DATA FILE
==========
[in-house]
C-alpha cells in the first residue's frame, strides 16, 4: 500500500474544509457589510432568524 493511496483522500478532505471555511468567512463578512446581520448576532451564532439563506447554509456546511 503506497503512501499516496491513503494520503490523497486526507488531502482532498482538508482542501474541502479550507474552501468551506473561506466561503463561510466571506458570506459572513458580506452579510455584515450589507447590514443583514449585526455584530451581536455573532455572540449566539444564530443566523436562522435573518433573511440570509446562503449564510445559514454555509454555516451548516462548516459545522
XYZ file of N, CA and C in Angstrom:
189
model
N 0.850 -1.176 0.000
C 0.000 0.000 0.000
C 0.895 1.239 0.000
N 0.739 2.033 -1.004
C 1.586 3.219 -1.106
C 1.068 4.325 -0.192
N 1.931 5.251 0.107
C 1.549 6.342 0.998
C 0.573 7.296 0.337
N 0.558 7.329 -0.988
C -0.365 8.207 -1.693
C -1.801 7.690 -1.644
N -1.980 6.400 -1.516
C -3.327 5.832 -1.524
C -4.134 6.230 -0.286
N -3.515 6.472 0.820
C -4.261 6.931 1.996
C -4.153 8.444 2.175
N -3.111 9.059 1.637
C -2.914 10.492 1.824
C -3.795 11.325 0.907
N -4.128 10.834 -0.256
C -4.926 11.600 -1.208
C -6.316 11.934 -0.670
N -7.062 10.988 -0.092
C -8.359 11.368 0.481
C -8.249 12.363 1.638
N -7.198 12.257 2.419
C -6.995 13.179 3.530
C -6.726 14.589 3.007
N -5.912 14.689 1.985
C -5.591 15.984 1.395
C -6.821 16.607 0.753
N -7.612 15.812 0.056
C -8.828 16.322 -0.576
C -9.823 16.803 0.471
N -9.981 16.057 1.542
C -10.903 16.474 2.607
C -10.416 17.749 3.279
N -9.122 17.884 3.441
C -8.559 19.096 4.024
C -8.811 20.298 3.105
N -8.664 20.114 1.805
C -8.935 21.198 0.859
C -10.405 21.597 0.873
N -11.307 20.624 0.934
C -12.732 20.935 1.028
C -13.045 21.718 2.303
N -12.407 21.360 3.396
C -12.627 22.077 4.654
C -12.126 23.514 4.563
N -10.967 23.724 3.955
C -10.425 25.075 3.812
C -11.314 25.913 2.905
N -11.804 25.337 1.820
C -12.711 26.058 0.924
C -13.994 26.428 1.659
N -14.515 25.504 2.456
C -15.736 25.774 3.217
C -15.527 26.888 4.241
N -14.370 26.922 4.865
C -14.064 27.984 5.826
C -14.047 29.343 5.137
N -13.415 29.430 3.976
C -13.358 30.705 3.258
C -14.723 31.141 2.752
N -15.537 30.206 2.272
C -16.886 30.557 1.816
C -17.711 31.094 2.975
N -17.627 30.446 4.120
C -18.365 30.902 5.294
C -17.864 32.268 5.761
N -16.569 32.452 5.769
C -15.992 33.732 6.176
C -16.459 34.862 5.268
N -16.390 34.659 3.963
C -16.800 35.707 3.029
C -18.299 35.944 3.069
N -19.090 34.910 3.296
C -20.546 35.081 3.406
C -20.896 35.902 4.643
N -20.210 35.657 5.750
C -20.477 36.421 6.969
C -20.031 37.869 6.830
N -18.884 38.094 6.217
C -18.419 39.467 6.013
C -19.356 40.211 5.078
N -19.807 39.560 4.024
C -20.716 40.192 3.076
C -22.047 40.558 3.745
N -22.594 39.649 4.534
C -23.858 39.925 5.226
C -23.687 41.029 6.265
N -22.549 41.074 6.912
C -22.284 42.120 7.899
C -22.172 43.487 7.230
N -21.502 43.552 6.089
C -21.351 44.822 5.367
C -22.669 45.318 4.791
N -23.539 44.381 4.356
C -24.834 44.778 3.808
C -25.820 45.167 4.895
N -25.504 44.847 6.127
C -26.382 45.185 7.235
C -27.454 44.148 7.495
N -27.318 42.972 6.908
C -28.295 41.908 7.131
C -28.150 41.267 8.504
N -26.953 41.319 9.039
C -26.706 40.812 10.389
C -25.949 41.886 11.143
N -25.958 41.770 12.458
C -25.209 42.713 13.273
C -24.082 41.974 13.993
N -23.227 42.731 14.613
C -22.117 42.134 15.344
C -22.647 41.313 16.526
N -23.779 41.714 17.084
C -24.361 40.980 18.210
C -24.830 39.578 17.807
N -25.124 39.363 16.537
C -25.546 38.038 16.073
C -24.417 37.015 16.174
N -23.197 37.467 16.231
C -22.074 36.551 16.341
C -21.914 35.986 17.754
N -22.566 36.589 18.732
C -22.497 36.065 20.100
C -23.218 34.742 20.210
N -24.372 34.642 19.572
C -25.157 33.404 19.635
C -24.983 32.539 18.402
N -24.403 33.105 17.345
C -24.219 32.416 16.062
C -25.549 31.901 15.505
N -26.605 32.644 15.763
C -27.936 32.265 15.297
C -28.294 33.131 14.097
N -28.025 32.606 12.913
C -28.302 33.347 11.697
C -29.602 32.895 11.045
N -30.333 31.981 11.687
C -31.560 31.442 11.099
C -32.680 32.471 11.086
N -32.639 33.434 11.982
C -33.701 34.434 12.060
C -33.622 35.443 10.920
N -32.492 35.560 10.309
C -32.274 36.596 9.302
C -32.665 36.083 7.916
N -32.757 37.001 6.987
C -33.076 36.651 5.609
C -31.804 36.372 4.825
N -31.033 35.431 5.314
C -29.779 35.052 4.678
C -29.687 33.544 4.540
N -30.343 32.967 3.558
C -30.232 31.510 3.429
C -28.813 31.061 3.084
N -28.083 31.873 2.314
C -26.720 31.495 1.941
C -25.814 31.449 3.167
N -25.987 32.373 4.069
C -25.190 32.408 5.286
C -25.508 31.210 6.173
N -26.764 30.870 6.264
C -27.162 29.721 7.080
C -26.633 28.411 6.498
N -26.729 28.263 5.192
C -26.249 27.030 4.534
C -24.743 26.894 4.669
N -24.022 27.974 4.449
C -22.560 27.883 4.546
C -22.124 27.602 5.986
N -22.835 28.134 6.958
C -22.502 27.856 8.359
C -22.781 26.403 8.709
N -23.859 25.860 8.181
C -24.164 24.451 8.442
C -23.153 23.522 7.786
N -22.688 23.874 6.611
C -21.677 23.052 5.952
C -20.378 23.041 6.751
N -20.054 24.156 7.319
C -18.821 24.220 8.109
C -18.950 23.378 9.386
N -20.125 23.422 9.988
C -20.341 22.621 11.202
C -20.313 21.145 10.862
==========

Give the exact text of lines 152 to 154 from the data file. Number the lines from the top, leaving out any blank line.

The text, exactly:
C -33.622 35.443 10.920
N -32.492 35.560 10.309
C -32.274 36.596 9.302